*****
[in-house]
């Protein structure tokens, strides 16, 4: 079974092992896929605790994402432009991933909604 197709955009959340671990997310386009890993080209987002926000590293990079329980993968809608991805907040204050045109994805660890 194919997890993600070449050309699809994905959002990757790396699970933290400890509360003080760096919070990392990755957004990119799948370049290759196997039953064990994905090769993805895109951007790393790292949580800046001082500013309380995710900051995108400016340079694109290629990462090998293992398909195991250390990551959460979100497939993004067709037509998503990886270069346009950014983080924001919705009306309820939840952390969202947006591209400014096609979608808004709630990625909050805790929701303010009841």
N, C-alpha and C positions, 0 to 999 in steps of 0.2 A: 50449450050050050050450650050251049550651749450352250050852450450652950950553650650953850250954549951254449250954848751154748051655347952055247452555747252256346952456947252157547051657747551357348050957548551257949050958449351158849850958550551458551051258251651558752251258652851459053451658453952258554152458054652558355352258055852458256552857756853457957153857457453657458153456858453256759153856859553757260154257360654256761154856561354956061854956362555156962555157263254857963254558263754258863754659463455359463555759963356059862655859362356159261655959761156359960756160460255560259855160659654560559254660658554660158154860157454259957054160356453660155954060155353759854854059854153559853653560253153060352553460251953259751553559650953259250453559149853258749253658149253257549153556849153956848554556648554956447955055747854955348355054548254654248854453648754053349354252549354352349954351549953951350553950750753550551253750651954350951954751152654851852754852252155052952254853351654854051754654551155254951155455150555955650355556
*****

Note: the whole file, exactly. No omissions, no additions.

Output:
[in-house]
């Protein structure tokens, strides 16, 4: 079974092992896929605790994402432009991933909604 197709955009959340671990997310386009890993080209987002926000590293990079329980993968809608991805907040204050045109994805660890 194919997890993600070449050309699809994905959002990757790396699970933290400890509360003080760096919070990392990755957004990119799948370049290759196997039953064990994905090769993805895109951007790393790292949580800046001082500013309380995710900051995108400016340079694109290629990462090998293992398909195991250390990551959460979100497939993004067709037509998503990886270069346009950014983080924001919705009306309820939840952390969202947006591209400014096609979608808004709630990625909050805790929701303010009841």
N, C-alpha and C positions, 0 to 999 in steps of 0.2 A: 50449450050050050050450650050251049550651749450352250050852450450652950950553650650953850250954549951254449250954848751154748051655347952055247452555747252256346952456947252157547051657747551357348050957548551257949050958449351158849850958550551458551051258251651558752251258652851459053451658453952258554152458054652558355352258055852458256552857756853457957153857457453657458153456858453256759153856859553757260154257360654256761154856561354956061854956362555156962555157263254857963254558263754258863754659463455359463555759963356059862655859362356159261655959761156359960756160460255560259855160659654560559254660658554660158154860157454259957054160356453660155954060155353759854854059854153559853653560253153060352553460251953259751553559650953259250453559149853258749253658149253257549153556849153956848554556648554956447955055747854955348355054548254654248854453648754053349354252549354352349954351549953951350553950750753550551253750651954350951954751152654851852754852252155052952254853351654854051754654551155254951155455150555955650355556